Projects + Gallery (map)
4733 McPherson Ave
St. Louis - Central West End
phone 314-696-8678
To Survive on This Shore: Photographs and Interviews with Transgender and Gender Nonconforming Older Adults

Chinese Buddhist Art, 10th-15th Centuries

Tuesdays-Sundays. Continues through Sept. 30

Very rarely does an art exhibition include the actual wall an artist worked on, but the Saint Louis Art Museum does so for Chinese Buddhist Art, 10th-15th Centuries. A six-foot-by-four-foot section of a temple wall that has a painting of the Bodhisattva Akalokiteśvara (Guanyin) on one side is the focal point of the exhibition, and an exceptionally rare object. The show also includes four hanging scrolls, and a never-before-displayed painted, wooden sculpture of a seated arhat, the Buddhist term for a person who has achieved enlightenment. Chinese Buddhist Art, 10th-15th Centuries is open Tuesday through Sunday (March 30 to August 30) in gallery 225 of the Saint Louis Art Museum (1 Fine Arts Drive; www.slam.org). Admission is free. free admission

Love Never Dies

Tuesdays-Fridays, Saturdays, 2 & 7:30 p.m., Sun., Sept. 23, 1 & 6:30 p.m. and Sun., Sept. 30, 1 p.m. Continues through Sept. 30

Ten years after her horrific experience at and under the Paris Opera House, famed soprano Christine Daae arrives in America with her husband Raoul and son Gustave. Life hasn't been great; Raoul has both a gambling and drinking problem, and Christine needs to find success in New York to keep the family solvent. But little does the family suspect that its invitation to visit America came from the mysterious Phantom, who now operates (from the shadows, of course) a successful attraction at Coney Island. Can the Phantom reclaim Christine's love, which he possessed for one brief night, or will she remain loyal to her dissolute husband? The musical Love Never Dies is less a sequel to The Phantom of the Opera than a second story starring the same characters, according to composer Andrew Lloyd Webber. Love Never Dies makes its St. Louis premiere at the Fox Theatre (527 North Grand Boulevard; www.fabulousfox.com) this month. Performances are Tuesday through Sunday (September 18 to 30), and tickets are $35 to $99. $35-$99

Buy Tickets
The Fox Theatre (map)
527 N. Grand Blvd.
St. Louis - Grand Center
phone 314-534-1111
Love Never Dies

New Media Series: Cyprien Gaillard

Tuesdays-Sundays. Continues through Sept. 30

Wild rose-ringed parakeets are found in Africa and India — and also in Düsseldorf, Germany. The German variety arrived as pets and then either were released or escaped into the city. The birds have made a home for themselves on one of the city's upscale streets, roosting happily in building façades. Artist Cyprien Gaillard followed the parakeets with a camera as they winged home at twilight. His short film KOE shows flocks of them as they fly past concrete and steel, thousands of miles away from their tropical ancestral lands. The silent film is a commentary on how humanity interferes with nature, and how animals are forced to adapt to a rapidly urbanizing world. KOE is shown on a loop in gallery 301 at the Saint Louis Art Museum (1 Fine Arts Drive; www.slam.org) as part of the New Media Series. It remains on display Tuesday through Sunday (April 20 to July 15), and admission is free. free admission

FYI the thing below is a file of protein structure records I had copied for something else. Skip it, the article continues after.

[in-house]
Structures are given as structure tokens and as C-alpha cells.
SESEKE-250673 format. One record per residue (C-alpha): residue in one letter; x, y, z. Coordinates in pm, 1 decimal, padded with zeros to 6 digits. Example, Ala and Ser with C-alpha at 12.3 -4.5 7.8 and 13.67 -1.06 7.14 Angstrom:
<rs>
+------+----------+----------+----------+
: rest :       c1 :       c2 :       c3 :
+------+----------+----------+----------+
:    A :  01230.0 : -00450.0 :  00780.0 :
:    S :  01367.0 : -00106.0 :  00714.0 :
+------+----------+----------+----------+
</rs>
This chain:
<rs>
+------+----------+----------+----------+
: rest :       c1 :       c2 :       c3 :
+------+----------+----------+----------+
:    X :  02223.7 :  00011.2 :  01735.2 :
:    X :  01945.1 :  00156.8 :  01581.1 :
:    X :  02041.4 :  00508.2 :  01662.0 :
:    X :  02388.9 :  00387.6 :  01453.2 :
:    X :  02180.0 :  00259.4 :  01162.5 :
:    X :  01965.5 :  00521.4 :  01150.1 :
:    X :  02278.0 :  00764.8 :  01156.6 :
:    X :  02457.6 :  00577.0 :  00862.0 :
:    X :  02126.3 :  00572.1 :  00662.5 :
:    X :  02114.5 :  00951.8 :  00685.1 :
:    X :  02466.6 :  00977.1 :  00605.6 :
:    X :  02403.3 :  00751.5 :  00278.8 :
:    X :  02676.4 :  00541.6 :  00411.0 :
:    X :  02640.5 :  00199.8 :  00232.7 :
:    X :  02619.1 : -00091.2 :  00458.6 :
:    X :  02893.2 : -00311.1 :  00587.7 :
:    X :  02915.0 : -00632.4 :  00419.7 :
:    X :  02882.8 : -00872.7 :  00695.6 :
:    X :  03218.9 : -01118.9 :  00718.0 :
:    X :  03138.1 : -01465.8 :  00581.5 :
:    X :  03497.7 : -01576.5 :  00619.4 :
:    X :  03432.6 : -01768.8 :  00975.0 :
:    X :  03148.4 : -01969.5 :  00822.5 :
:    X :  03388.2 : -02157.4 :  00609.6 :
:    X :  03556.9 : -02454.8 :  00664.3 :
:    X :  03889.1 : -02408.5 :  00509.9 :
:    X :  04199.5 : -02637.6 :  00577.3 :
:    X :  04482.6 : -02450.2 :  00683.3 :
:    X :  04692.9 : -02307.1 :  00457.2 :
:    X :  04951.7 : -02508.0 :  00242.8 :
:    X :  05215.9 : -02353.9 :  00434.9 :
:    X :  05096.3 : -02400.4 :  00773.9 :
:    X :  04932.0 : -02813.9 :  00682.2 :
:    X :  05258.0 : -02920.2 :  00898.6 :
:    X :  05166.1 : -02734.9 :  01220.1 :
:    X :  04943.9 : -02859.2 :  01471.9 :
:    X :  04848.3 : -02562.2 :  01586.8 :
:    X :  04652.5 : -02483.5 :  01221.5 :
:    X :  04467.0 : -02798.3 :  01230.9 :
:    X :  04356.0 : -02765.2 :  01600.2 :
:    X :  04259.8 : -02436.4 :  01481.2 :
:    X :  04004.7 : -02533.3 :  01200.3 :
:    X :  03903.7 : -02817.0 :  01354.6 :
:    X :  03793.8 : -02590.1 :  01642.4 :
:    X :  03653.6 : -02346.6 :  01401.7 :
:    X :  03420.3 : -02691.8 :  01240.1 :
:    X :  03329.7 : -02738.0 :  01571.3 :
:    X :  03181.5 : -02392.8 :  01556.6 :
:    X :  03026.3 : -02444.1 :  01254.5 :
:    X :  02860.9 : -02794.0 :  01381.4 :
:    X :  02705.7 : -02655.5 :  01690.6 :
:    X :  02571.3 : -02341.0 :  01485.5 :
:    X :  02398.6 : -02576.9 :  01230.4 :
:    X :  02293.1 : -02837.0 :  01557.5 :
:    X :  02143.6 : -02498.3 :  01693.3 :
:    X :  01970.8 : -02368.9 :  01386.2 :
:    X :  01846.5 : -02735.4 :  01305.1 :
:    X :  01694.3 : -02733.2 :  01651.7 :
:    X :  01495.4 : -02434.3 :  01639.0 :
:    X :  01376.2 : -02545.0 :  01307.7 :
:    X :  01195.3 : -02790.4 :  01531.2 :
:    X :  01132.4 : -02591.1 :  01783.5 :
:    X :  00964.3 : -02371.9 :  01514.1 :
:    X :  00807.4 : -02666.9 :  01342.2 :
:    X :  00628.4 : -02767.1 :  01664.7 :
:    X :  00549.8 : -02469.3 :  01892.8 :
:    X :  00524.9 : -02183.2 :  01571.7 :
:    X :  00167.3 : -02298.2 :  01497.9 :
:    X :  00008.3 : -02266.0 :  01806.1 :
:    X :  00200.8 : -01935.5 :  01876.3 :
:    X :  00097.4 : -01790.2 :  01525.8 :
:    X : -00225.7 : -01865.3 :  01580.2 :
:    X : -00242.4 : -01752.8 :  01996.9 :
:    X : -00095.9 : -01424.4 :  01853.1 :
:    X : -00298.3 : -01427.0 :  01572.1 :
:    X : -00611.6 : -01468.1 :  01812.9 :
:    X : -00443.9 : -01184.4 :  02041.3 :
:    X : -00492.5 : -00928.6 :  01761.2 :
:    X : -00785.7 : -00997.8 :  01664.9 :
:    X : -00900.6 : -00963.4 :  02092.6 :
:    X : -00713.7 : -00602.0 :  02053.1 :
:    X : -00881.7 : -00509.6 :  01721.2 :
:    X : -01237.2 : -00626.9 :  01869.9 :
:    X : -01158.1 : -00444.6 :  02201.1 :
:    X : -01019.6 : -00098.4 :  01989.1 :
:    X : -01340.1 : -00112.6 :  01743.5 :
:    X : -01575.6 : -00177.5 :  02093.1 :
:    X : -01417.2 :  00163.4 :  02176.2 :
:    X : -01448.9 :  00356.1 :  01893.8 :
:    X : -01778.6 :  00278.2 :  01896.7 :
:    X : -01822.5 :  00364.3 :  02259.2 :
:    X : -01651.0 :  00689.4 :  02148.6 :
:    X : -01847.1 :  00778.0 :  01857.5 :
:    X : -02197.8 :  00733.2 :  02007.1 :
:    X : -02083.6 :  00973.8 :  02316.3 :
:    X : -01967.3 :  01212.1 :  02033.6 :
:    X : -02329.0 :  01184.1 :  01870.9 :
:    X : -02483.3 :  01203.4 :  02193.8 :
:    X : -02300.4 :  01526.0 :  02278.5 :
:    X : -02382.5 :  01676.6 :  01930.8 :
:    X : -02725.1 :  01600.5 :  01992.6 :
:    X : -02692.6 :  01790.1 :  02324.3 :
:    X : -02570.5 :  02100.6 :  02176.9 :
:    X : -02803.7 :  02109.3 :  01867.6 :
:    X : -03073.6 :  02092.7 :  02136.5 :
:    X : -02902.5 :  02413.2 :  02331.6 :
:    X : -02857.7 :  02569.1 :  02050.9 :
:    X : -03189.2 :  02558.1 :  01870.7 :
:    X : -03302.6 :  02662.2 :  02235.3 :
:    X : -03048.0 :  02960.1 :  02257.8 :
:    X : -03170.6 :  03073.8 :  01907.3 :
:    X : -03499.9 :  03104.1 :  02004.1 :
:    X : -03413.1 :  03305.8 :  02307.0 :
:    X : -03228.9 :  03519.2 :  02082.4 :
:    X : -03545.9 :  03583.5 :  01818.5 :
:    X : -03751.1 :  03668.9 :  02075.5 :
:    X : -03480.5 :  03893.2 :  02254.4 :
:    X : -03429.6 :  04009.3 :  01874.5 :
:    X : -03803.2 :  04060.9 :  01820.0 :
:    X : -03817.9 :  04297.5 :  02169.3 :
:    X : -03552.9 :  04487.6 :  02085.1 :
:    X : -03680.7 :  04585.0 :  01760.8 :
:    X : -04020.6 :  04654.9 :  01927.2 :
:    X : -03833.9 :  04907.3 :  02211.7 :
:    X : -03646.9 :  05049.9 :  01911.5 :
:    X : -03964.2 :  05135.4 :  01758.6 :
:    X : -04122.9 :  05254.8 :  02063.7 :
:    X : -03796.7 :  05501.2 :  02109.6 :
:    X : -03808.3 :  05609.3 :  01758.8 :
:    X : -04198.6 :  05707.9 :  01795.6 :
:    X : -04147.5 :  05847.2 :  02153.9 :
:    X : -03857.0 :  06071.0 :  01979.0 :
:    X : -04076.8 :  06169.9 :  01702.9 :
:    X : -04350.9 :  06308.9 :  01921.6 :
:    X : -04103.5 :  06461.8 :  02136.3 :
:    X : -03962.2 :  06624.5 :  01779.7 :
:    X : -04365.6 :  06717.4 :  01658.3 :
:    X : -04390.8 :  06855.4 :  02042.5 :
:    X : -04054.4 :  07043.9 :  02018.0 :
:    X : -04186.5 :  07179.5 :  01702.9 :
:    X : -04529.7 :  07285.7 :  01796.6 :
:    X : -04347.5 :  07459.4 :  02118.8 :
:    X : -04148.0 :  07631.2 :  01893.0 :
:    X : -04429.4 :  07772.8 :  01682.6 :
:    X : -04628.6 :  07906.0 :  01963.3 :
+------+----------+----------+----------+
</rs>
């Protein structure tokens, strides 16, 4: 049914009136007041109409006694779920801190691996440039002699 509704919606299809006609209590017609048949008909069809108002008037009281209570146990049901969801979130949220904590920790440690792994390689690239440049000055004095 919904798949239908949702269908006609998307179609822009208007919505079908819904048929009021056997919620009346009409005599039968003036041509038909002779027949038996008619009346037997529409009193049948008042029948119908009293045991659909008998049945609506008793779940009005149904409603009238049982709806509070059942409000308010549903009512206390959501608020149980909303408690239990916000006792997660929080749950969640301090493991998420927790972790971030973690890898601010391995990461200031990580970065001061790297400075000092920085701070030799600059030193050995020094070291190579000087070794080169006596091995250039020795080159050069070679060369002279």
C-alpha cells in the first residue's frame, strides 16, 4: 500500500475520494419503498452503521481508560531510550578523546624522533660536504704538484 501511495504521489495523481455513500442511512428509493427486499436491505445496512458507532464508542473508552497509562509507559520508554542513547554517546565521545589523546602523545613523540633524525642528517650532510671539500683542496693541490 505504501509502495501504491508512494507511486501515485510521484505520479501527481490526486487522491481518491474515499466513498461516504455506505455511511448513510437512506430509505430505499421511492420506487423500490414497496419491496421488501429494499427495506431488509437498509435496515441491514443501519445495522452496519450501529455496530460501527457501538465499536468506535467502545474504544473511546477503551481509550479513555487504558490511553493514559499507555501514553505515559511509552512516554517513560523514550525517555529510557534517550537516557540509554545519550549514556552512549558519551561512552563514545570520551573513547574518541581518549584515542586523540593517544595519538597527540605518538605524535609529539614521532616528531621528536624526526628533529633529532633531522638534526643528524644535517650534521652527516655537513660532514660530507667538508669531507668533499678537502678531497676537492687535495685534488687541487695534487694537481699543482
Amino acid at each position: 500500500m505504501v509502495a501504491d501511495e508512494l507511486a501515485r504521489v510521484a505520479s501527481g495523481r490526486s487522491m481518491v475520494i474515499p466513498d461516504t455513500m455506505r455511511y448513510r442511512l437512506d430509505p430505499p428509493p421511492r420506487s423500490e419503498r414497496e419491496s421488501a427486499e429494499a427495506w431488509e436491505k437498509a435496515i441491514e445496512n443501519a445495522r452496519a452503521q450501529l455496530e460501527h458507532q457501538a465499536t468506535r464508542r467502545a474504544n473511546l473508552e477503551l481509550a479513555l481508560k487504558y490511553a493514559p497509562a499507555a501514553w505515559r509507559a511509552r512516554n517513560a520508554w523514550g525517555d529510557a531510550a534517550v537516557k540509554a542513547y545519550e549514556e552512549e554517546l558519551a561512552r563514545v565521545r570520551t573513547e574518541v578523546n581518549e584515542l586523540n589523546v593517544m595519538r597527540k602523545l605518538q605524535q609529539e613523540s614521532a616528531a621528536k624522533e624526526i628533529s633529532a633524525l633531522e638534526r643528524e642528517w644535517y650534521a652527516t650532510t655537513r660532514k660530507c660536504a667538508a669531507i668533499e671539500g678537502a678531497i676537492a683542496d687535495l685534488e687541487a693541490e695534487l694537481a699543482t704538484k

Muny Memories: 100 Years on Stage

Through June 2, 2019

The Muny is just about to open its landmark 100th season, and its neighbor, the Missouri History Museum (Lindell Boulevard and DeBalivere Avenue; www.mohistory.org), celebrates the occasion with an exhibit dedicated to the history of America's largest outdoor theater. Muny Memories: 100 Years on Stage features exhibits that explain the founding of the theater, display favorite memories from stars and staff, and give a look back stage to see how the dedicated technical crew creates and rigs all those sets and lights. You can also take a look at programs from the Muny's long, storied past. Muny Memories opens on Saturday, June 9, and remains on display daily through June 2, 2019. Admission is free. free admission

Missouri History Museum (map)
Lindell Blvd. & DeBaliviere Ave.
St. Louis - Forest Park
phone 314-746-4599
Muny Memories: 100 Years on Stage

Lola Álvarez Bravo: Picturing Mexico

Wednesdays, Thursdays, Saturdays, 11 a.m.-5 p.m. and Fridays, 11 a.m.-8 p.m. Continues through Feb. 16, 2019

Lola Álvarez Bravo was a Mexican artist, educator and curator whose life spanned nearly the entire twentieth century. From the 1930s to the 1970s, Álvarez Bravo crisscrossed her way across the country with camera in hand, creating portraits of other working artists. Always shooting, she also made images of regular people and the architecture — both old and new — at a time when Mexico was rapidly growing and transforming. Lola Álvarez Bravo: Picturing Mexico, the new exhibition at the Pulitzer Arts Foundation (3716 Washington Boulevard; www.pulitzerarts.org), features more than 40 of her black-and-white photographs in all their glory. Picturing Mexico opens with a free reception from 6 to 9 p.m. on Friday, September 14. Also debuting the same night are more than 60 sculptures by Ruth Asawa, who often worked with wire. Both shows remain on display through February 16. The Pulitzer is open Wednesday through Saturday. free admission